A: Everyone has to earn their spot. We evaluate every rep. We’ll just see how he progresses.
Q: A lot is expected of Shaq Lawson this year. I know it’s just two days into camp, but what have you thought about his start? And now that the pads are on is that a chance for a guy like him to show what he can do?
A: Yeah, this has all been touch football up this point in time, right? Today the truth serum is on the table because the pads come on. You want to be patient with the evaluation this time just because it’s been to this point two-hand touch like I mentioned. With respect to Shaq, I think he’s done a phenomenal job, you know. You wish he had all of last season under his belt. He has the injury there and the challenge, but the way he’s attacked that, the way he’s attacked the offseason and I like what he and Jerry [Hughes] are doing on the opposite sides of each other. They’re coming off the ball well, they’re aggressive. With the system, he’s getting a feel for the system and those two are fun to watch. Those guys are coming off the ball with a lot of twitch and when you can do that up front, that sets the tone for everything else behind it.
Q: Do you keep this in mind that he [Shaq Lawson] missed this last season?
A: Well, when you look at the-- you have to keep it in perspective on things. I mean you could say the same thing for Reggie [Ragland], Reggie missed the whole season pretty much last year. So, all of this is new for Reggie. For Shaq, half of it’s new. You do have to keep that in mind that as a young player develops, he’s someway six months into wearing the helmet at this point
Q: Do you see benefits for Shaq, playing alongside with some of the more tenured portion of your defense with Kyle [Williams] and Jerry [Hughes] down there. Does the experience they have help acclimate him?
A: That’s huge because as coaches we can talk in the meeting room. What’s important is the other level of teaching the other level of wisdom that comes from older players in the positon. You mentioned, Kyle and Jerry. That’s important at every position. So, as we build this roster, we’ve tried to do that at different positions. As you’ve seen Lorenzo [Alexander] in the linebacker room. And not only from a wisdom standpoint, but also a leadership standpoint. What happens in the season, the highs and lows, that’s important for me and our locker room as well.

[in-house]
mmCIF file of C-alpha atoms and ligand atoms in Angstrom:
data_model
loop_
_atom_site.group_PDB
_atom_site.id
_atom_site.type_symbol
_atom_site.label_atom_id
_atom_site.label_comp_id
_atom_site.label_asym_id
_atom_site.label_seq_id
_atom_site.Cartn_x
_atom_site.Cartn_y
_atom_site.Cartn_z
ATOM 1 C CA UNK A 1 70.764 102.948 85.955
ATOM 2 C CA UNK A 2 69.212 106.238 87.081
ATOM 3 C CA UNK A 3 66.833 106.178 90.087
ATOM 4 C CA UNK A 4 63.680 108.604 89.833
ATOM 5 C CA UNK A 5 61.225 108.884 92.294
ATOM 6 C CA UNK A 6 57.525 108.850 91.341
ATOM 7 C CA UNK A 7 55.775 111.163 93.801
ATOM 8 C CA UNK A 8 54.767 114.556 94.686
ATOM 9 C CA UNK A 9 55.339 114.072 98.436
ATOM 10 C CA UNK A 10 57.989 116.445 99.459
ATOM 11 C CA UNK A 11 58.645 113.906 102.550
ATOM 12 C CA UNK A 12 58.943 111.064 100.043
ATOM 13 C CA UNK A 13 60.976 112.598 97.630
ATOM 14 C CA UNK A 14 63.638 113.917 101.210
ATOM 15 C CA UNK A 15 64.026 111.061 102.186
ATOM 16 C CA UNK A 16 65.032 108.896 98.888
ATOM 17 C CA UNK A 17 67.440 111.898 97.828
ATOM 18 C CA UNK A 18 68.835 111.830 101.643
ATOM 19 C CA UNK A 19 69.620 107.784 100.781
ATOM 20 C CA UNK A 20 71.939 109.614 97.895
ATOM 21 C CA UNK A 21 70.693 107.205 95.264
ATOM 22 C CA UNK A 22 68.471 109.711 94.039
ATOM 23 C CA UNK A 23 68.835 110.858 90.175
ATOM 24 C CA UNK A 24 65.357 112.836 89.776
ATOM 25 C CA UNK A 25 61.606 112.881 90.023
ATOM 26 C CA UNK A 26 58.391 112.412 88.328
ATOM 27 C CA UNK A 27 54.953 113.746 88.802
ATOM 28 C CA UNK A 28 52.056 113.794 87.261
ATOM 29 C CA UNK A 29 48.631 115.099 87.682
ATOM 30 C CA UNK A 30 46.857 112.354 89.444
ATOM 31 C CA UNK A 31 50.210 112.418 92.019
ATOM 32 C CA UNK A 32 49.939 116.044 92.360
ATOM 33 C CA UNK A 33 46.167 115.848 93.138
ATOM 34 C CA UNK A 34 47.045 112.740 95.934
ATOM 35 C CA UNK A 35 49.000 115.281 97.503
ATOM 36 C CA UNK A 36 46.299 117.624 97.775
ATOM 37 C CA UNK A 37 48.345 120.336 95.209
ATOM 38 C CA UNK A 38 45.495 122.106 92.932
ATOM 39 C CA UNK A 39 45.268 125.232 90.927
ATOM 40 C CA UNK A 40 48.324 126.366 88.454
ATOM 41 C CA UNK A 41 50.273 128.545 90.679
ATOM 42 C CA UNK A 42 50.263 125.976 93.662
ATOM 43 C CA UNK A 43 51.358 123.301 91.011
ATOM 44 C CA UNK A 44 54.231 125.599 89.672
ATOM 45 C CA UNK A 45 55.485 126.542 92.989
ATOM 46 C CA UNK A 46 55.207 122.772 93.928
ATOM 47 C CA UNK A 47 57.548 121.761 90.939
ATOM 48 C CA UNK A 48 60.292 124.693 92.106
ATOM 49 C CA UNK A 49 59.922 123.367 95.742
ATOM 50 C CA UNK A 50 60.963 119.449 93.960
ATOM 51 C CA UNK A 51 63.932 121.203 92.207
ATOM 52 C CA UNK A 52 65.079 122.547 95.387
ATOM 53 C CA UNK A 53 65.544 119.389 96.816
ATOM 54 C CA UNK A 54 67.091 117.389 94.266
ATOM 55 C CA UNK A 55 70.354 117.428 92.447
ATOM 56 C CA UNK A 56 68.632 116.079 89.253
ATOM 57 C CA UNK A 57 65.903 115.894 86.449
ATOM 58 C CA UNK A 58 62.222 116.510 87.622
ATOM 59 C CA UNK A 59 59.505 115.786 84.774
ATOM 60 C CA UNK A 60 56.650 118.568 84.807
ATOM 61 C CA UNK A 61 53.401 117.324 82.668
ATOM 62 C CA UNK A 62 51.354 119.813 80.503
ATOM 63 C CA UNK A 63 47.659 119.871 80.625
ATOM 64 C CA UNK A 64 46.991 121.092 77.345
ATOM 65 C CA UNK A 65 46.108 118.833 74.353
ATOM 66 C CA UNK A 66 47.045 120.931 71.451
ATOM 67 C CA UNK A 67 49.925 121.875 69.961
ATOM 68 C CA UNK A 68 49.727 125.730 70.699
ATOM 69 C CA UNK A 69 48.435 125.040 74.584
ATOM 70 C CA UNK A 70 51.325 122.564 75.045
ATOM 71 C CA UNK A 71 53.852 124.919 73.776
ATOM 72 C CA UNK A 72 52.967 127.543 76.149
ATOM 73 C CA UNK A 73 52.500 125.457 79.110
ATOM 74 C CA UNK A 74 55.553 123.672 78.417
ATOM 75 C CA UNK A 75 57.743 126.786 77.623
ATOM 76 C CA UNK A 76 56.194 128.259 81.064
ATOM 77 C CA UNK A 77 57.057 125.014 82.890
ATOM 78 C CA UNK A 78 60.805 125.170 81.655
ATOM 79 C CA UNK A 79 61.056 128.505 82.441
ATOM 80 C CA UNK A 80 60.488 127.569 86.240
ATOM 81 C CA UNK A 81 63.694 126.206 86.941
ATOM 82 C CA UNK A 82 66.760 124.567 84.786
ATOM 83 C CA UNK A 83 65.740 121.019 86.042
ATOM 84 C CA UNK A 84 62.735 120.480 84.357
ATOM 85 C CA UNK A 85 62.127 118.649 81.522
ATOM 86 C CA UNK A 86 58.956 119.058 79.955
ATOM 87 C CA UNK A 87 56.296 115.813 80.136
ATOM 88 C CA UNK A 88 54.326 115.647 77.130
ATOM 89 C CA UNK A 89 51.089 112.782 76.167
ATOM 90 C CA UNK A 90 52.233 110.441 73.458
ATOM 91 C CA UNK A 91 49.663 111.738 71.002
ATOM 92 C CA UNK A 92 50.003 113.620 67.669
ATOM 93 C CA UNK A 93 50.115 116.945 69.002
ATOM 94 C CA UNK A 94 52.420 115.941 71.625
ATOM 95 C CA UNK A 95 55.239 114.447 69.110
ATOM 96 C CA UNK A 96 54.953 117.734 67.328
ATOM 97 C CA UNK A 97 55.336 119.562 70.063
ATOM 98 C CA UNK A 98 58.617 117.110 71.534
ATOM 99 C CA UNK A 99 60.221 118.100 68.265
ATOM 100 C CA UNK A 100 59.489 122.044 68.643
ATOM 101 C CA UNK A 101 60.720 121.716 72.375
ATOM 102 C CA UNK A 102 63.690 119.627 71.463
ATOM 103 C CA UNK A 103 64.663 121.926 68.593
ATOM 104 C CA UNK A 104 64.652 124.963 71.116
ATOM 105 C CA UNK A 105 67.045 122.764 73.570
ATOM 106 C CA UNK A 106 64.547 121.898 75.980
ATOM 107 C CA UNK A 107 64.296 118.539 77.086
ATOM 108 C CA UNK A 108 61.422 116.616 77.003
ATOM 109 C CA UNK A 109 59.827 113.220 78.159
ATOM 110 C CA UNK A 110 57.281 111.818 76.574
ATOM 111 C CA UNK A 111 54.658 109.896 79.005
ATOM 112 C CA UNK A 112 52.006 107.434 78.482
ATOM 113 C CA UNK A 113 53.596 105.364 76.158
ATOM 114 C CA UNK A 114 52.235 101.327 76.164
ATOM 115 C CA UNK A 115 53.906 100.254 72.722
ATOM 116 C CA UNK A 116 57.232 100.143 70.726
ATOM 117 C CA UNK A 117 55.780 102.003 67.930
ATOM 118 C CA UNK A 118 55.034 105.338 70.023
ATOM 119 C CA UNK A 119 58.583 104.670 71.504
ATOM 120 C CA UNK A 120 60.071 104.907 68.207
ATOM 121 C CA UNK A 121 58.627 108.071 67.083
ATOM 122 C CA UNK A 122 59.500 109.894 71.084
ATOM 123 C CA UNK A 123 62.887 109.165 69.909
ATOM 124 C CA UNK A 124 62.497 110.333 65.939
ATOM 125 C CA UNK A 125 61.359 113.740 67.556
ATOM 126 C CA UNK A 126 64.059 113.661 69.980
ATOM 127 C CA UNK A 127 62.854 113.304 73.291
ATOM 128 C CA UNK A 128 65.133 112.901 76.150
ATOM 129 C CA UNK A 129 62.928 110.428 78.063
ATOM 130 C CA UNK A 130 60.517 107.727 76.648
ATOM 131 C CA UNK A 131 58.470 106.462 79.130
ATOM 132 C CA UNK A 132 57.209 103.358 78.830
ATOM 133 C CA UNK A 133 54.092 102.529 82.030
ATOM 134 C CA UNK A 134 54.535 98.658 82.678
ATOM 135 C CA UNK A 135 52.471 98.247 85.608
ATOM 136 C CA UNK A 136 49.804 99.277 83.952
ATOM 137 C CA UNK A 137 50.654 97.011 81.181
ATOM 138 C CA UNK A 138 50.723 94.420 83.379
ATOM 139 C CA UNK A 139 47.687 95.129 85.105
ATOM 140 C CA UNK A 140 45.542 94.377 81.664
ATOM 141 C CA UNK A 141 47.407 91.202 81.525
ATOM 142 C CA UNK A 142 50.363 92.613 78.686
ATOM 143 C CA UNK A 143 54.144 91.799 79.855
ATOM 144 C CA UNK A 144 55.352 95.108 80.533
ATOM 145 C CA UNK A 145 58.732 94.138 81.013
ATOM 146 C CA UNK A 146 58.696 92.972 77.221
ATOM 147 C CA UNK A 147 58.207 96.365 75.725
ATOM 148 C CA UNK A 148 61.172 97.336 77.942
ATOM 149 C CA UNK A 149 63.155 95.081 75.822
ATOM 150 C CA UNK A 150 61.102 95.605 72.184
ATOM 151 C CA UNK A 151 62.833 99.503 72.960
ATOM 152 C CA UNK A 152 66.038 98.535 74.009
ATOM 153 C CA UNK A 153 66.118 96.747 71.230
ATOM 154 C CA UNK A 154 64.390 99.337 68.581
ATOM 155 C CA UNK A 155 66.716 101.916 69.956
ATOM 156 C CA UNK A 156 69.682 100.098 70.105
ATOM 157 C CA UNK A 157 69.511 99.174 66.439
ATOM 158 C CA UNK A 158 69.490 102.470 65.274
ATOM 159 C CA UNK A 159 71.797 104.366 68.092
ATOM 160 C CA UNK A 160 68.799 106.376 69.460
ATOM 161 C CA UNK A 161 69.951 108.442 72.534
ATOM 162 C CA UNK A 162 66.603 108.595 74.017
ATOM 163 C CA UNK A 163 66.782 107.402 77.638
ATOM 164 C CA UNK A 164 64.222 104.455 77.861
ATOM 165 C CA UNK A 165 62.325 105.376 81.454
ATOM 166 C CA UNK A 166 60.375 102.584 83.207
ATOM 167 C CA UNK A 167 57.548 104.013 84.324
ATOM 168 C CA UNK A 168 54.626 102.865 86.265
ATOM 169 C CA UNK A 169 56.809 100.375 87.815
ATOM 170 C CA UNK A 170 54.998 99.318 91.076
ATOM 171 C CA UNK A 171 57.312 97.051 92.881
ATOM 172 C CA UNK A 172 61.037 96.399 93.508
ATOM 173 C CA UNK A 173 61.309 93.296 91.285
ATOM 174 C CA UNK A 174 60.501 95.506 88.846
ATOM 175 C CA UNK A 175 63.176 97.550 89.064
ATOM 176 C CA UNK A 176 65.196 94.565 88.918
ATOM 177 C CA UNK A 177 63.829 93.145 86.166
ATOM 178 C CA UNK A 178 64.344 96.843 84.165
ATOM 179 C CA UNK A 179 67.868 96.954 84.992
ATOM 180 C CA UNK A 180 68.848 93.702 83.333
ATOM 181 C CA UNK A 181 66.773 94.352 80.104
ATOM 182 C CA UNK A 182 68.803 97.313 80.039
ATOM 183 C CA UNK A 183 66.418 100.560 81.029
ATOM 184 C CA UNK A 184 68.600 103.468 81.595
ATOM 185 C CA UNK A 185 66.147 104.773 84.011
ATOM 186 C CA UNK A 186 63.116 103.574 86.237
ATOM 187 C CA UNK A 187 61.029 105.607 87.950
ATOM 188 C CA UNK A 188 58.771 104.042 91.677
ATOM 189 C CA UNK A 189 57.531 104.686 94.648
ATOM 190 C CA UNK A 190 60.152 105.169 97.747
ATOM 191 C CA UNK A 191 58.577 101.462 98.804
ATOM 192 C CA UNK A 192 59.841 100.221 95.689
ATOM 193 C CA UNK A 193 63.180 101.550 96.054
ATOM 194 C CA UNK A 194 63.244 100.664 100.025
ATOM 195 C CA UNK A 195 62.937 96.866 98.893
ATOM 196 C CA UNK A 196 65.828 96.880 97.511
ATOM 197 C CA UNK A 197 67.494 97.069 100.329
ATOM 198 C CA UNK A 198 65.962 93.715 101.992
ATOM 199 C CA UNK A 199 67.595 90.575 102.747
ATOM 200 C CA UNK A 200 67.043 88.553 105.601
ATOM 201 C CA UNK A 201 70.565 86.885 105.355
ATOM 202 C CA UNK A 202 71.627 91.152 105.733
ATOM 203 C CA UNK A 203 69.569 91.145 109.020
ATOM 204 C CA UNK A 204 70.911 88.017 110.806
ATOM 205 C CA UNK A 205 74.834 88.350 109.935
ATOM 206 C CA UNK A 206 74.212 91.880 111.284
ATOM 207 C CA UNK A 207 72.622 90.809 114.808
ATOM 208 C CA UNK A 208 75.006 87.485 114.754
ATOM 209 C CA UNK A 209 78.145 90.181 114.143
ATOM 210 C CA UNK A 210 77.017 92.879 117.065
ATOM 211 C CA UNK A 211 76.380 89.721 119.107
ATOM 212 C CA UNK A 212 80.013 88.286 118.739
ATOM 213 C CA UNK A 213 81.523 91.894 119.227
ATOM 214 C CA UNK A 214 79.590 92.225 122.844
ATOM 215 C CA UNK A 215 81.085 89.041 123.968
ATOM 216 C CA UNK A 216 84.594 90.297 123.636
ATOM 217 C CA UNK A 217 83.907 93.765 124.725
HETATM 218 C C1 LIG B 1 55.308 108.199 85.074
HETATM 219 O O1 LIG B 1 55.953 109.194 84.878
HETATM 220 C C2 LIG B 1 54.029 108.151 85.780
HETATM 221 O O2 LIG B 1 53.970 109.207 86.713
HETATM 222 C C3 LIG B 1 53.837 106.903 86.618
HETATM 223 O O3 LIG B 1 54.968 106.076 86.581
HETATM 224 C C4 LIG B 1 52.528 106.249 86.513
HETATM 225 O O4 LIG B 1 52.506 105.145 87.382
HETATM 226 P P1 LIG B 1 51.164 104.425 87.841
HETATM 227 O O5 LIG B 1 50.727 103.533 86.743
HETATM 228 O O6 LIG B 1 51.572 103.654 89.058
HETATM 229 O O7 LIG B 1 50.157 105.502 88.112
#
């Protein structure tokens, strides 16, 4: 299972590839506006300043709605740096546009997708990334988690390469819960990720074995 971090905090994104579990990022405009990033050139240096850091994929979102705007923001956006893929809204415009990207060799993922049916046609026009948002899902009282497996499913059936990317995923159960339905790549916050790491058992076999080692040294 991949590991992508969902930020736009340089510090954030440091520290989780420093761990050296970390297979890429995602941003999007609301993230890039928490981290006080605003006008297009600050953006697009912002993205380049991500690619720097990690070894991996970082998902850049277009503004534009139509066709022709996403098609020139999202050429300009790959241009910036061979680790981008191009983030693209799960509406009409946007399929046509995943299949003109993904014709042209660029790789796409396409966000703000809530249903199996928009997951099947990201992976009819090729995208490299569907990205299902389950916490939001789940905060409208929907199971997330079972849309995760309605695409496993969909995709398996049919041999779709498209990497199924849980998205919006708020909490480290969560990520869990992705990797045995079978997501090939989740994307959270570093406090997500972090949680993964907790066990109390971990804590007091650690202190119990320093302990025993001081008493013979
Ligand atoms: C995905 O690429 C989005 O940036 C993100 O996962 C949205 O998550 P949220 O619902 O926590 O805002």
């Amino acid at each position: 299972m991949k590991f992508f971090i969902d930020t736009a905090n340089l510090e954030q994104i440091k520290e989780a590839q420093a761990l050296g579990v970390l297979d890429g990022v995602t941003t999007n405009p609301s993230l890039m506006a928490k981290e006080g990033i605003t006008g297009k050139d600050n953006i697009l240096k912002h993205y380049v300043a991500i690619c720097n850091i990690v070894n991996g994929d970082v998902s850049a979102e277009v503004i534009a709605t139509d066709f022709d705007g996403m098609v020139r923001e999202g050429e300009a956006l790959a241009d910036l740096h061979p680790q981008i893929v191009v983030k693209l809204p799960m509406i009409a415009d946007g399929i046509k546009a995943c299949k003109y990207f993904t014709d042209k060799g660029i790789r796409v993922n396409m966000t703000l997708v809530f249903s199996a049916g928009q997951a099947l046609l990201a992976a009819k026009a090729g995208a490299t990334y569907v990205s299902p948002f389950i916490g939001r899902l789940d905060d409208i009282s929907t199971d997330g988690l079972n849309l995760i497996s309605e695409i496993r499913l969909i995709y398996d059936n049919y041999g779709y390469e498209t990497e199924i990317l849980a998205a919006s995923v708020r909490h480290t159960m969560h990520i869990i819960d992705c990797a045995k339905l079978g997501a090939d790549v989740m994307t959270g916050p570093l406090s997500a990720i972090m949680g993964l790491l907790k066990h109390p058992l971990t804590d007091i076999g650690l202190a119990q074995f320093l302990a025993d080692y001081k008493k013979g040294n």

Q: Philosophically, other than weekly game planning, how much of your defense do you want to have in by let’s say halfway through camp, all way through camp or is it all in now and just kind of doing certain pieces here and there?
A: I would say most of it’s in. The way we handle the spring is we put it all in and this right now is just going back through it and the same basically, order, in terms of the installation. Some of it we leave, it’s kind of acquitted to boulders and rocks and pebbles. So the boulders and rocks will be in and then the pebbles come when we show that we’re ready for them in terms of the scheme. We want the players to be able to master the fundamentals and the boulders and the rocks and when we show that we’re ready, get to some of those more granular items on the list.
Courtesy of the Buffalo Bills
DE Shaq Lawson
Q: You came off the field for a little while there, you came right back on. What was going on there?
A: My toe got stepped on. I feel like I’ve been getting my toe stepped on all week so it just got stepped on a little bit, my last three toes. You know how that feels, when you get your pinky toe stepped on.
Q: You were outspoken a little bit in a good way about this switch in the defense in the offseason and what you think it can do for you, playing in a 4-3. Has it been good for you so far, playing in a 4-3 versus last year?
A: Oh yes sir, it’s been great. Starting off great count but from this year to last year, even though I was hurt I was still having a tough time trying to learn the 3-4. This year is easier, [I’m] understanding [it more] and there’s only one thing to do – play attack.
Q: Were you able to turn it up today? First day in pads, first day close to real football, just being able to let it loose.
A: It feels good to put the pads on and see where everyone is at. First day of pads is kind of rusty because you haven’t had pads on since we played the Jets. I was kind of rusty but we got out there, the defense kind of started out slow but we picked up and had a great practice at the end.
Q: Are you leaner? Because you look a little quicker out of your stance. Are you trimmer? Maybe just give us your body composition here.